Dublin 2018: Jason Smyth joins home crowd17.08.2018
Paralympic athletics champion hopes Euros will leave legacy
Dublin’s National Aquatic Centre received a visitor more used to the track than the pool at Friday’s (17 August) morning session of the World Para Swimming Allianz European Championships.
“You don’t get the chance to compete in front of the home crowd in a major event very often. Maybe, never. It is very important for Ireland to host a Para sport European Championships. It’s been very well organised,” said the 31-year-old.
“You don’t get the chance to compete in front of the home crowd in a major event very often. Maybe, never. It is very important for Ireland to host a Para sport European Championships. It’s been very well organised.”
The impact of hosting
In a career spanning more than a decade, Smyth has witnessed the impact of Para sport events in other countries and expects the same to happen in Ireland after the Europeans.
“It doesn’t happen overnight. Events like this attract the average person, connect people and are a stepping stone. The more people know about the movement the better. We’ve seen that after London 2012 [Paralympics].”
For the sprinter the home crowd support can make a difference for the Irish athletes who are still after the first medal at Dublin 2018.
“It’s great to have so much Irish support. The crowd can definitely help you to up your performance. If you get a medal, you can build the momentum. We’re athletes and getting medals is what we live for,” Smyth said.
Meanwhile, he will head to Berlin as the favourite in the 100m and 200m T13. He remains unbeaten in his class since the 2005 Europeans in Espoo, Finland.
“That shows how long I’ve been around. But I’ll still be around as long as I’m competitive. The preparations have gone very well and I’ve just run my best time of the year this week.”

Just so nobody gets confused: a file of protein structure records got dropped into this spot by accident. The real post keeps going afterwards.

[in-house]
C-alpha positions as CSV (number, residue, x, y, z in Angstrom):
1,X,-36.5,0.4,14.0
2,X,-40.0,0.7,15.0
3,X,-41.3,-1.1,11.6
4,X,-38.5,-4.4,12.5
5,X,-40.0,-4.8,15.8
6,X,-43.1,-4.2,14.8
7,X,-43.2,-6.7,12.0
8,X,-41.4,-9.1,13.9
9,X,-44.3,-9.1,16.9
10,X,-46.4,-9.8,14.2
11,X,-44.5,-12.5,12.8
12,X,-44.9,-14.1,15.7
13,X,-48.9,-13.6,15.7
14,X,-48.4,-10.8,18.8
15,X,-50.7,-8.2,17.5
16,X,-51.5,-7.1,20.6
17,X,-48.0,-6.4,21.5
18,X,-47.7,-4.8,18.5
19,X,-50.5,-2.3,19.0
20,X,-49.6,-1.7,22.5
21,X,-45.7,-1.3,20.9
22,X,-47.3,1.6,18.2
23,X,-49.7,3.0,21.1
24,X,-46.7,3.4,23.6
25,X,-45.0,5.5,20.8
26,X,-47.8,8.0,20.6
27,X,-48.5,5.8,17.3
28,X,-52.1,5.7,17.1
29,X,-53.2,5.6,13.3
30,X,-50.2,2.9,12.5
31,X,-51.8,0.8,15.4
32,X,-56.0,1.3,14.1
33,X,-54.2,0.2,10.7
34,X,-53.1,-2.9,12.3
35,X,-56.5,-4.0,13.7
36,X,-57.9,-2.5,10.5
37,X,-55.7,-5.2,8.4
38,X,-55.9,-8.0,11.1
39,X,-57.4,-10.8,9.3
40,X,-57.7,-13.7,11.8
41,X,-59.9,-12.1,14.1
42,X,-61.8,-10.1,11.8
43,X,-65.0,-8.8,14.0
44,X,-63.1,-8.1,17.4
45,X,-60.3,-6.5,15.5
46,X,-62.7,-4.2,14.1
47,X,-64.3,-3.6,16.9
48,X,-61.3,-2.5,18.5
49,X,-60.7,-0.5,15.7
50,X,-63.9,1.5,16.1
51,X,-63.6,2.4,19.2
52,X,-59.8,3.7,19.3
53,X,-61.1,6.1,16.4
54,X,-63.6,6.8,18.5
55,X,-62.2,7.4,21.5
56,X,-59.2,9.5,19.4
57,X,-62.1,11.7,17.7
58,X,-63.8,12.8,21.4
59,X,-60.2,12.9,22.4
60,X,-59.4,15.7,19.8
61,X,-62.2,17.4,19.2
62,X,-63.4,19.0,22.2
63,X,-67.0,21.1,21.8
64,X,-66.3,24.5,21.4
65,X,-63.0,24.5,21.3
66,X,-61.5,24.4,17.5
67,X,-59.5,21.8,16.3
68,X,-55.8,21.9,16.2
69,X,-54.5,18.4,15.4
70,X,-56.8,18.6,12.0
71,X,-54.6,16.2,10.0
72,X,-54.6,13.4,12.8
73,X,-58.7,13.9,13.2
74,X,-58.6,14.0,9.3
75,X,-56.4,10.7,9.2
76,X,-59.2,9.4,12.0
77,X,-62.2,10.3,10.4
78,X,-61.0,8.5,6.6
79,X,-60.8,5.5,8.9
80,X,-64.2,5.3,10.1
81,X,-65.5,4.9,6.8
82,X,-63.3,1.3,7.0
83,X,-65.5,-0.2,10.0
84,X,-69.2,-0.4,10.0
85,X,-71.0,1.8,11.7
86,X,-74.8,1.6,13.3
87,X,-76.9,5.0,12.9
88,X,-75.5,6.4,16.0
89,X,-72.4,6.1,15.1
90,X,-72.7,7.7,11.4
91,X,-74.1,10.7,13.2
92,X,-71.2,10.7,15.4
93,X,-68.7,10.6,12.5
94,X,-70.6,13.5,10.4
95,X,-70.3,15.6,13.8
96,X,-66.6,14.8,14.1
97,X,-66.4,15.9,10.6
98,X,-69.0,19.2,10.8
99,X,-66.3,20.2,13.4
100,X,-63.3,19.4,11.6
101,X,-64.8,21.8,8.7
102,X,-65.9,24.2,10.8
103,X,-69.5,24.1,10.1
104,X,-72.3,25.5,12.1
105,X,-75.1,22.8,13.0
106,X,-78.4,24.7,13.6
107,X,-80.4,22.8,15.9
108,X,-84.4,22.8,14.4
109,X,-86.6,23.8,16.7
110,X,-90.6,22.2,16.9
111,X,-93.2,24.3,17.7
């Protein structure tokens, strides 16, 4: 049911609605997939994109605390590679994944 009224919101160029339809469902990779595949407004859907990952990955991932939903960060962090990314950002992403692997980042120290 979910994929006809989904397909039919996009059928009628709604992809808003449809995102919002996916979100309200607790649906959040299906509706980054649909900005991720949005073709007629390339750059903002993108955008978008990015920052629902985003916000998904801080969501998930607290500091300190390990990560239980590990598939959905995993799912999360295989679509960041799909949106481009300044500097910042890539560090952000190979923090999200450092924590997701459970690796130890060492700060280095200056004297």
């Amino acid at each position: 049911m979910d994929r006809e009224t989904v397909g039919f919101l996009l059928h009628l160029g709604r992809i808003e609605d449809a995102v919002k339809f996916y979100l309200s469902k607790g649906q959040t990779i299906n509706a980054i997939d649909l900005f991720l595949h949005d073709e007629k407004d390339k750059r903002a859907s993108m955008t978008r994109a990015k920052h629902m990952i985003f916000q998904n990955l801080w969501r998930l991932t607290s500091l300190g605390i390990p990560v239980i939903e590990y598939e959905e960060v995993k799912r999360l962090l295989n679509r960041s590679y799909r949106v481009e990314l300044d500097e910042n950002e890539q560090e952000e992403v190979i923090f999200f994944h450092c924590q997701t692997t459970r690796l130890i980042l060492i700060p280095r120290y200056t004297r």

Smyth’s main rival in Berlin will come from Poland. Mateusz Michalski took silver in the men’s 100m T13 at last year’s World Championships in London. The Irish runner hopes the final result will be the same in Germany.
“He is my main rival and a fast guy. It is a major event and we wall want to take medals for our countries,” said Smyth. “I’m feeling good and I want to keep my unbeaten record in Berlin.”
The National Aquatic Centre has also hosted some very fast performances in the 50-meter pool over the week. Could Smyth be as quick in the water as he is on the track?
“I don’t even know the last time I competed in a swimming pool. I don’t think I would have a chance,” Smyth said.
The World Para Swimming Allianz European Championships continue until Sunday (19 August) in the Irish capital.
The World Para Athletics European Championships will run from 20 to 26 August. Every minute will be streamed live on the World Para Athletics website . Visit the Berlin 2018 website for live results, full schedule, highlights and latest news.
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